SEC plan targets cybersecurity for firms
April 18, 2014 – The Securities and Exchange Commission has joined the growing list of agencies and coalitions alerting financial institutions about cyber risks to their systems and data.
Reuters reported that the commission has unveiled an outline detailing how its examiners will ensure non-depository financial firms are prepared for various cyber attacks. The plan addresses the types of information SEC examiners might request from brokerages and asset managers during inspections, including “a comprehensive list of when they detected malware, suffered a ‘denial of service’ attack or discovered a network breach since January 2013.”
It was also noted in the outline that the SEC plans to examine more than 50 firms on cyber security issues. (SEC has meanwhile been flagged in a new Government Accountability Office report for weakness in its own systems.)
Last week, the Federal Financial Institutions Examination Council issued an alert to credit unions and banks about the “Heartbleed” vulnerability for OpenSSL servers. FDIC, also last week, issued a list of online resources about cyber risks and encouraged financial institutions to use them.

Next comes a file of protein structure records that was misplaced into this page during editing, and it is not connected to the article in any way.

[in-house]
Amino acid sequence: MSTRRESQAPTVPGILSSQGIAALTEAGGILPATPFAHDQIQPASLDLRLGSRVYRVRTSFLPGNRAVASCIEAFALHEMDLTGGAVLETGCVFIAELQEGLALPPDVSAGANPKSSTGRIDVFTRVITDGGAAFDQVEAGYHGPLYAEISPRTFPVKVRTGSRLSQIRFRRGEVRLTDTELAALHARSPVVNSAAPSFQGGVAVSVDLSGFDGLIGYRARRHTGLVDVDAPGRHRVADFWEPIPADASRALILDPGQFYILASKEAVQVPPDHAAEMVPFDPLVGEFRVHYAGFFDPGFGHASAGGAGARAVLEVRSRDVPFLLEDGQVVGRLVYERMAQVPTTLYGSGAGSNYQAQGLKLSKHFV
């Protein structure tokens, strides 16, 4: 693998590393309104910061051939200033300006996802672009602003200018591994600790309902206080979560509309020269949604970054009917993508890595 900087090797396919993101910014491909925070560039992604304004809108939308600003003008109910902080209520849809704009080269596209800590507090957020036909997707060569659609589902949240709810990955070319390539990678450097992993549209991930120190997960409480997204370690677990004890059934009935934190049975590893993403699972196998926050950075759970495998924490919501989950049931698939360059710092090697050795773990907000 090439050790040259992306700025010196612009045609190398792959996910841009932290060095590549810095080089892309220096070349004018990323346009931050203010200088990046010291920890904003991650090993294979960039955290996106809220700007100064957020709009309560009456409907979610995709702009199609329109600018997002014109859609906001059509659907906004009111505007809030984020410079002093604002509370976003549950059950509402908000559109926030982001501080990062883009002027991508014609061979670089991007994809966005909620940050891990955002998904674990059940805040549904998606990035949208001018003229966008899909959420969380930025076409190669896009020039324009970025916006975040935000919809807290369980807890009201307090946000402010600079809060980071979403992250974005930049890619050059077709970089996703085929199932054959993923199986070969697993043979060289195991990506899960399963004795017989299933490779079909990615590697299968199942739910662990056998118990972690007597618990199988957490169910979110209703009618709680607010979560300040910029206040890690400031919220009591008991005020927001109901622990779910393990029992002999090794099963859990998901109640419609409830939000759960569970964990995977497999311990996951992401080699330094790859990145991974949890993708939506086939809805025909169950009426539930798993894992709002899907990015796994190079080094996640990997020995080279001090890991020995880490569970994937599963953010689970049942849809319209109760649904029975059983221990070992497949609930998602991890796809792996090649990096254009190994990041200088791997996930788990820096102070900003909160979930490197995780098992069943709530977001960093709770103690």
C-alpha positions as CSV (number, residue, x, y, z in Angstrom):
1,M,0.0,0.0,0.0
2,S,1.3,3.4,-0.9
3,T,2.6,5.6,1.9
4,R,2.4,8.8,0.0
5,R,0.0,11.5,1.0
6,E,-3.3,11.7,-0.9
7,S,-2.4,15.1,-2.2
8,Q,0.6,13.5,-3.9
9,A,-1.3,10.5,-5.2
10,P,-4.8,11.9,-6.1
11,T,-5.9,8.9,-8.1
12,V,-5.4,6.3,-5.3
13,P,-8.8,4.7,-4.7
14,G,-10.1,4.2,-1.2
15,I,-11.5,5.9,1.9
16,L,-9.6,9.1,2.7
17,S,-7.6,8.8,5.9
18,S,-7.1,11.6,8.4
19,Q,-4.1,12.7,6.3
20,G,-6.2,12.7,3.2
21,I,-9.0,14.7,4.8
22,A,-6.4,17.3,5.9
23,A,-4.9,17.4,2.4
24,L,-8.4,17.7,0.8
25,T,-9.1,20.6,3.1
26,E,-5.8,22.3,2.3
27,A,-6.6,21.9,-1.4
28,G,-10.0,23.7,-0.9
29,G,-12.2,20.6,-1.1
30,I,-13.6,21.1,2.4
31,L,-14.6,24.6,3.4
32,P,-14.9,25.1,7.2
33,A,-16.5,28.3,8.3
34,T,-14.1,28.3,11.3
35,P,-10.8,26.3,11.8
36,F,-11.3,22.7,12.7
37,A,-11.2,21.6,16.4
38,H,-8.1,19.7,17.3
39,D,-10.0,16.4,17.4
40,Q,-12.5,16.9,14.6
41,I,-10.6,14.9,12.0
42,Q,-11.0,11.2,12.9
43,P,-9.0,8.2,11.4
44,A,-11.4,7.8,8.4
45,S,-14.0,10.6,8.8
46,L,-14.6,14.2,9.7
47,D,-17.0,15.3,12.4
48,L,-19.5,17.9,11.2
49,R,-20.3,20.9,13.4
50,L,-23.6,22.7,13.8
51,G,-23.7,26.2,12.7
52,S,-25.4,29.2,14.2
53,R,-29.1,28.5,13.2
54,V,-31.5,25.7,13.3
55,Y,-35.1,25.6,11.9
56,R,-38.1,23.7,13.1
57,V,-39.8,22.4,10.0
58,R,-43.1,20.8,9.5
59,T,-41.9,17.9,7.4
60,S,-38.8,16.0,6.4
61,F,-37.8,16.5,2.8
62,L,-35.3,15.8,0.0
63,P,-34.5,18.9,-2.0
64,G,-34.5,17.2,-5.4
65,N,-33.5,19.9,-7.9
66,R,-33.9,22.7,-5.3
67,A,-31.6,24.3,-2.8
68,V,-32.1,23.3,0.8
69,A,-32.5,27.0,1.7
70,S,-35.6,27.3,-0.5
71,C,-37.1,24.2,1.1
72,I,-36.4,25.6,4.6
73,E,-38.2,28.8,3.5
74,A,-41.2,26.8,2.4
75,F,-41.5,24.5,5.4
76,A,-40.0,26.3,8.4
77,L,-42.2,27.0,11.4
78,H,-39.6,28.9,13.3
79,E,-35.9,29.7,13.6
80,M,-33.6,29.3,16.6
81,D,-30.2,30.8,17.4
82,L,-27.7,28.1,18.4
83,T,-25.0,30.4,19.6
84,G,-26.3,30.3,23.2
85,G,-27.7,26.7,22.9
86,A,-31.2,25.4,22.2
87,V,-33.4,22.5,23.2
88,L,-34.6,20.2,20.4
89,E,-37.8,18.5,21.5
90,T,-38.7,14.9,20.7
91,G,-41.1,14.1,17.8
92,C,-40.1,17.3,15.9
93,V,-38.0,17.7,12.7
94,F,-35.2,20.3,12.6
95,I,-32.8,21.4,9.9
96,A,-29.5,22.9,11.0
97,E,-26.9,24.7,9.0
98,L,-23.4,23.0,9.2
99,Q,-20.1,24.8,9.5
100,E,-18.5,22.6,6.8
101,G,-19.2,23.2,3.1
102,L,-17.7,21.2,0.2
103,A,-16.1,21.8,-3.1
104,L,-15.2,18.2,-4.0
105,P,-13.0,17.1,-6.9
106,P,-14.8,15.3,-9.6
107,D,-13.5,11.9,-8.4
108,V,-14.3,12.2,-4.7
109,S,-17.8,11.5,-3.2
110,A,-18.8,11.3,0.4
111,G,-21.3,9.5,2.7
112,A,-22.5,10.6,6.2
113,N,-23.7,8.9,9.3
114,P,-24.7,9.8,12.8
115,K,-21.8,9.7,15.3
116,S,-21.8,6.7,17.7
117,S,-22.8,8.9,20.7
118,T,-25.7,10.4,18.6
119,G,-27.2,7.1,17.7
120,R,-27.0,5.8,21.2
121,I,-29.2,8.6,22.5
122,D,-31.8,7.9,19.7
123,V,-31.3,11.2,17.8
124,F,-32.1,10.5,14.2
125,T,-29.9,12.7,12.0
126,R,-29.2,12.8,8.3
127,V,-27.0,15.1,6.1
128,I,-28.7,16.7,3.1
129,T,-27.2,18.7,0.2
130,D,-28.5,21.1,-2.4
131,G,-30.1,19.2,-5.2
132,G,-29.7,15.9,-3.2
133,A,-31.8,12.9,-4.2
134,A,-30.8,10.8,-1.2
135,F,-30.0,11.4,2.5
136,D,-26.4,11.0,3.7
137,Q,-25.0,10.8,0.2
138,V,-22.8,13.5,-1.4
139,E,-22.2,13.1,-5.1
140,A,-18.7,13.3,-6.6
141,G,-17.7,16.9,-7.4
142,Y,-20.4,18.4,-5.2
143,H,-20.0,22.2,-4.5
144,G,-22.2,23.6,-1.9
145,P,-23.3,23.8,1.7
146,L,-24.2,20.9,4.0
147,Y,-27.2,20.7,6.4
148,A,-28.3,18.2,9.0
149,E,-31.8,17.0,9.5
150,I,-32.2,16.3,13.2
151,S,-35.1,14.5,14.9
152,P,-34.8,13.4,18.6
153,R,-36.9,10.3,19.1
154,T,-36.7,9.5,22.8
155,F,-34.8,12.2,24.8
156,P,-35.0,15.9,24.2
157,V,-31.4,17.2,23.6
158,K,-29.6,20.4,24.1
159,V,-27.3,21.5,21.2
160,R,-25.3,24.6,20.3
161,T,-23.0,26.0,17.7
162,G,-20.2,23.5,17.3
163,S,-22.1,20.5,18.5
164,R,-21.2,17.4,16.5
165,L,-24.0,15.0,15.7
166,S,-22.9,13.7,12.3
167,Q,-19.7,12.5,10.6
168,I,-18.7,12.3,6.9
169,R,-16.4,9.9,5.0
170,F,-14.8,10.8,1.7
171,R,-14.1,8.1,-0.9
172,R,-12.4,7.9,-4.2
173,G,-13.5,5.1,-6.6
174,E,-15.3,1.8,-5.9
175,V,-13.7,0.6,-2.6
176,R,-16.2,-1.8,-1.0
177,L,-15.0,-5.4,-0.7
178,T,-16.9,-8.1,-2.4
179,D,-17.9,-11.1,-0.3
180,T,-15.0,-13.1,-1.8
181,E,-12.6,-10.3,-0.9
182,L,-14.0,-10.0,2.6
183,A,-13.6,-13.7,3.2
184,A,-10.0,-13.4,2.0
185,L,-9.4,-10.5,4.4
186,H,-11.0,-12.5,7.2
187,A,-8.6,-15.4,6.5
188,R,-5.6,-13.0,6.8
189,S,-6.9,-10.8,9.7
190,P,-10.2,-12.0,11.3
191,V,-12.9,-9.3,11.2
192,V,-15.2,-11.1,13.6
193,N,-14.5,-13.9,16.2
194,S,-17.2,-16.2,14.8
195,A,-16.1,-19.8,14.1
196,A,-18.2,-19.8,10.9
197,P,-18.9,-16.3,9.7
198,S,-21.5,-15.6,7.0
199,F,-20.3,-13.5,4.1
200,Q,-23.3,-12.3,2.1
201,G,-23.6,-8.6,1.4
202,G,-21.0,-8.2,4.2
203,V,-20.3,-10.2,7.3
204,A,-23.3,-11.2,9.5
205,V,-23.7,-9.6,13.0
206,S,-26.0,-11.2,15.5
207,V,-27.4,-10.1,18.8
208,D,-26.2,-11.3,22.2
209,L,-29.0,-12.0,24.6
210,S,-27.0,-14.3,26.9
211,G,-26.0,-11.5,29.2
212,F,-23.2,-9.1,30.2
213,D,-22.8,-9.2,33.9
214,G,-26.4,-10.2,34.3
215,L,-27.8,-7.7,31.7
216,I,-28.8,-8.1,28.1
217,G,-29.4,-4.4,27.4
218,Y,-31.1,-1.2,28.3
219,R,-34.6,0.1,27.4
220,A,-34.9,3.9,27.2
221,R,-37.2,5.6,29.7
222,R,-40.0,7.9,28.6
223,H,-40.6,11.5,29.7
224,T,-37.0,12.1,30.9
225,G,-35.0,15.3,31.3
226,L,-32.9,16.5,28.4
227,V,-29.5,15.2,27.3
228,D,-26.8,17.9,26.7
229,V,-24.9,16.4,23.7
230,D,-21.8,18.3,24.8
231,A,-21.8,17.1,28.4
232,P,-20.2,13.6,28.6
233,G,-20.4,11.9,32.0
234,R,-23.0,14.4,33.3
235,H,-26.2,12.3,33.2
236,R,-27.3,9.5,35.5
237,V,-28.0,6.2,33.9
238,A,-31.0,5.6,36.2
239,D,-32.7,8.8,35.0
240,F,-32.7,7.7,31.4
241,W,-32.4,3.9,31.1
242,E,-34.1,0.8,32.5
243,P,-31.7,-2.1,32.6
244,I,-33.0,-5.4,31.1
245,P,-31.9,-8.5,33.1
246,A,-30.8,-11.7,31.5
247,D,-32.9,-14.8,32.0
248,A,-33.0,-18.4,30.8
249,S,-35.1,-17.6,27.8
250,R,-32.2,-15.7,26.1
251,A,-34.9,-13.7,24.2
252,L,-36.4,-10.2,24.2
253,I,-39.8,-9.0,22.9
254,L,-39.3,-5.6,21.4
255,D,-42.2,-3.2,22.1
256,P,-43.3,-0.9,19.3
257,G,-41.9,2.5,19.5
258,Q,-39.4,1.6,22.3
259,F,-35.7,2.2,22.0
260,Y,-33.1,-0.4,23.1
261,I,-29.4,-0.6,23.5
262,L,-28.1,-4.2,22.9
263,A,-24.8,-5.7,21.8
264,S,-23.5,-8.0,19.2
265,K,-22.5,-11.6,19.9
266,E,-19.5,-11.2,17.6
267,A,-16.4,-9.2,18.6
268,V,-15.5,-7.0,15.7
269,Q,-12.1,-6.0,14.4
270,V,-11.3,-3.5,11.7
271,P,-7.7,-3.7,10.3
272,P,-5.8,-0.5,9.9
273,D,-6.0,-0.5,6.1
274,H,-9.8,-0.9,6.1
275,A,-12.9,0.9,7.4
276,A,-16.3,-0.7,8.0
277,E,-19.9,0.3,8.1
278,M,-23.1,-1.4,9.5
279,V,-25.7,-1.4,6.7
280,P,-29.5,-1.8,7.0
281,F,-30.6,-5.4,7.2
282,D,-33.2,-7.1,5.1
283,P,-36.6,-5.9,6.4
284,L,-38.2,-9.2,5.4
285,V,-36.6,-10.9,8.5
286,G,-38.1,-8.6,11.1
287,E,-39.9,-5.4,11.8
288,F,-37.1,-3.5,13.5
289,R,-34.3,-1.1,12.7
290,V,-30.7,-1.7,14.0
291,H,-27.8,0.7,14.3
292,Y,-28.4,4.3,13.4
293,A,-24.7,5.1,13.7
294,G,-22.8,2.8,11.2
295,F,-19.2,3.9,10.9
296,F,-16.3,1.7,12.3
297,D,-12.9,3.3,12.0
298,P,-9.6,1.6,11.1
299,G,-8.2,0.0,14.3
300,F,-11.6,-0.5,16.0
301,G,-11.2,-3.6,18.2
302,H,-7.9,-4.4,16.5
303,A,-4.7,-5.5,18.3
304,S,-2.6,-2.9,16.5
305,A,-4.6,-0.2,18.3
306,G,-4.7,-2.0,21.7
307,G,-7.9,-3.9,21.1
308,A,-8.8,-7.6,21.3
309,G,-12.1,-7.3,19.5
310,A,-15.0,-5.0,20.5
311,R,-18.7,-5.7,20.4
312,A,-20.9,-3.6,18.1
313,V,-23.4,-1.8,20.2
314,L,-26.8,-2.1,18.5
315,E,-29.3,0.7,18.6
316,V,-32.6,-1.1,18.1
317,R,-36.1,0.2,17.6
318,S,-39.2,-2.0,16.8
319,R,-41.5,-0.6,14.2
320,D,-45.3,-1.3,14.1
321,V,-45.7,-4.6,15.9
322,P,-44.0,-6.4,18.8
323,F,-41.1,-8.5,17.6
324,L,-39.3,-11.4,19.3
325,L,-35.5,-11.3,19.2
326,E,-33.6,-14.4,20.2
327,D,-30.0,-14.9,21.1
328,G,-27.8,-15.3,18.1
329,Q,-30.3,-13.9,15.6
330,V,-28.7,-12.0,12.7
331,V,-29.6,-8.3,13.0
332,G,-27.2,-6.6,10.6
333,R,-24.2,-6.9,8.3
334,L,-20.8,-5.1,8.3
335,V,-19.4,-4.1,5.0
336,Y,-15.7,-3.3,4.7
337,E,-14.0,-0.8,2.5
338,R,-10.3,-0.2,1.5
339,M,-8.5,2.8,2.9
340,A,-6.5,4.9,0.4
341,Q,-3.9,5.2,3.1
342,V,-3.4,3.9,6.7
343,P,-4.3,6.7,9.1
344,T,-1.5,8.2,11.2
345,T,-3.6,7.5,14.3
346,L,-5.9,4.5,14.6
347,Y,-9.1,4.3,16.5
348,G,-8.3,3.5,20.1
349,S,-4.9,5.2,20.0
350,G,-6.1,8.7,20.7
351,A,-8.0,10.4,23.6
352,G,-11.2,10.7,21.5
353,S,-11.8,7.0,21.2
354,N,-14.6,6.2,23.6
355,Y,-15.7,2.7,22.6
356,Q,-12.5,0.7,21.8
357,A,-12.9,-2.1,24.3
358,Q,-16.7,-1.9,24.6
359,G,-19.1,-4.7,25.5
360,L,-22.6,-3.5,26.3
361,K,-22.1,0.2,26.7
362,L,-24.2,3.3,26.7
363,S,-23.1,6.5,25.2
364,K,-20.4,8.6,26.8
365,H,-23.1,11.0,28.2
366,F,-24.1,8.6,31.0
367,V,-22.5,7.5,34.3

The Justice Department and Federal Trade Commission also circulated a policy to the Financial Services Sector Coordinating Council – NAFCU is a founding member – that encourages private entities not to let concerns about antitrust issues stop them from the prudential sharing of cybersecurity data with other parties.
Credit unions are subject to rigorous federal rules on the mitigation of cyber risks and protection of members’ data. NAFCU continues to press for legislation that would require merchants to adopt data security standards similar to those required of financial institutions under the Gramm-Leach-Bliley Act.
FDIC list of cyber risk resources
Justice Department and FTC policy